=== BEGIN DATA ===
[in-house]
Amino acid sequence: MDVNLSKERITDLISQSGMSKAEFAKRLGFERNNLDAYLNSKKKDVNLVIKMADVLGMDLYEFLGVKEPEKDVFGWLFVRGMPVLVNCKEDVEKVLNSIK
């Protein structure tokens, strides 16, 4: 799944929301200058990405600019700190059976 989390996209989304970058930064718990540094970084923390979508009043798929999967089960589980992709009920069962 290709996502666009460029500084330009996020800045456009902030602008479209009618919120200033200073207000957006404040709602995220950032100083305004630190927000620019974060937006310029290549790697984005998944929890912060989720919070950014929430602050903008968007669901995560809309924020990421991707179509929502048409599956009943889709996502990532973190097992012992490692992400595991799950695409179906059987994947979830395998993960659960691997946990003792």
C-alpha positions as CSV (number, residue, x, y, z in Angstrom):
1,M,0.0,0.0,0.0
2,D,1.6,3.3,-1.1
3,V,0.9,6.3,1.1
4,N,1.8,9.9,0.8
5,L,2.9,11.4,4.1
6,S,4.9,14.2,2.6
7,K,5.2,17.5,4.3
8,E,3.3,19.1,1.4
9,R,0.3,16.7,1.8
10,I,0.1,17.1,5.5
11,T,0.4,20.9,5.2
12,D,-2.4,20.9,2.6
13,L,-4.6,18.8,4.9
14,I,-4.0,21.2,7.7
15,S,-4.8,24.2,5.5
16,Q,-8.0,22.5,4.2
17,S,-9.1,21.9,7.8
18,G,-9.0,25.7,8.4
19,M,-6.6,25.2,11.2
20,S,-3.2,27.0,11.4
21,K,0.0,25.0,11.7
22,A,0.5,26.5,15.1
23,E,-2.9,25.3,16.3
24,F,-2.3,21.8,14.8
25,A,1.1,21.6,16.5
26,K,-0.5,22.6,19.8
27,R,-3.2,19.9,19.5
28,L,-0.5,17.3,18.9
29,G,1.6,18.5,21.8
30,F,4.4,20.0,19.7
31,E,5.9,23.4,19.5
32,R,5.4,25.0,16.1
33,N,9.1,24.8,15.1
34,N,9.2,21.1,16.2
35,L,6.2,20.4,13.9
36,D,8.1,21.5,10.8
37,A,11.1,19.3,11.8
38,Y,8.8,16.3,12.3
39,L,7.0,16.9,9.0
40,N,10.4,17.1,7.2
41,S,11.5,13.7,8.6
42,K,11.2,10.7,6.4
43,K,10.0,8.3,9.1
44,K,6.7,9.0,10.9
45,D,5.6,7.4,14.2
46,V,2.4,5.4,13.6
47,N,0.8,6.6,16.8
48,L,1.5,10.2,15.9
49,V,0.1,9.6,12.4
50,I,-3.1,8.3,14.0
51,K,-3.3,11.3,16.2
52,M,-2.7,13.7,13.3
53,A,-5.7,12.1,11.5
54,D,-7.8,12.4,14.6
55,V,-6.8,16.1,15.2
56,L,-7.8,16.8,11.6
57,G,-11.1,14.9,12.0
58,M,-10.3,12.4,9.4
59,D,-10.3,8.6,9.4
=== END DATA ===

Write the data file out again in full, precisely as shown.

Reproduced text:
[in-house]
Amino acid sequence: MDVNLSKERITDLISQSGMSKAEFAKRLGFERNNLDAYLNSKKKDVNLVIKMADVLGMDLYEFLGVKEPEKDVFGWLFVRGMPVLVNCKEDVEKVLNSIK
């Protein structure tokens, strides 16, 4: 799944929301200058990405600019700190059976 989390996209989304970058930064718990540094970084923390979508009043798929999967089960589980992709009920069962 290709996502666009460029500084330009996020800045456009902030602008479209009618919120200033200073207000957006404040709602995220950032100083305004630190927000620019974060937006310029290549790697984005998944929890912060989720919070950014929430602050903008968007669901995560809309924020990421991707179509929502048409599956009943889709996502990532973190097992012992490692992400595991799950695409179906059987994947979830395998993960659960691997946990003792």
C-alpha positions as CSV (number, residue, x, y, z in Angstrom):
1,M,0.0,0.0,0.0
2,D,1.6,3.3,-1.1
3,V,0.9,6.3,1.1
4,N,1.8,9.9,0.8
5,L,2.9,11.4,4.1
6,S,4.9,14.2,2.6
7,K,5.2,17.5,4.3
8,E,3.3,19.1,1.4
9,R,0.3,16.7,1.8
10,I,0.1,17.1,5.5
11,T,0.4,20.9,5.2
12,D,-2.4,20.9,2.6
13,L,-4.6,18.8,4.9
14,I,-4.0,21.2,7.7
15,S,-4.8,24.2,5.5
16,Q,-8.0,22.5,4.2
17,S,-9.1,21.9,7.8
18,G,-9.0,25.7,8.4
19,M,-6.6,25.2,11.2
20,S,-3.2,27.0,11.4
21,K,0.0,25.0,11.7
22,A,0.5,26.5,15.1
23,E,-2.9,25.3,16.3
24,F,-2.3,21.8,14.8
25,A,1.1,21.6,16.5
26,K,-0.5,22.6,19.8
27,R,-3.2,19.9,19.5
28,L,-0.5,17.3,18.9
29,G,1.6,18.5,21.8
30,F,4.4,20.0,19.7
31,E,5.9,23.4,19.5
32,R,5.4,25.0,16.1
33,N,9.1,24.8,15.1
34,N,9.2,21.1,16.2
35,L,6.2,20.4,13.9
36,D,8.1,21.5,10.8
37,A,11.1,19.3,11.8
38,Y,8.8,16.3,12.3
39,L,7.0,16.9,9.0
40,N,10.4,17.1,7.2
41,S,11.5,13.7,8.6
42,K,11.2,10.7,6.4
43,K,10.0,8.3,9.1
44,K,6.7,9.0,10.9
45,D,5.6,7.4,14.2
46,V,2.4,5.4,13.6
47,N,0.8,6.6,16.8
48,L,1.5,10.2,15.9
49,V,0.1,9.6,12.4
50,I,-3.1,8.3,14.0
51,K,-3.3,11.3,16.2
52,M,-2.7,13.7,13.3
53,A,-5.7,12.1,11.5
54,D,-7.8,12.4,14.6
55,V,-6.8,16.1,15.2
56,L,-7.8,16.8,11.6
57,G,-11.1,14.9,12.0
58,M,-10.3,12.4,9.4
59,D,-10.3,8.6,9.4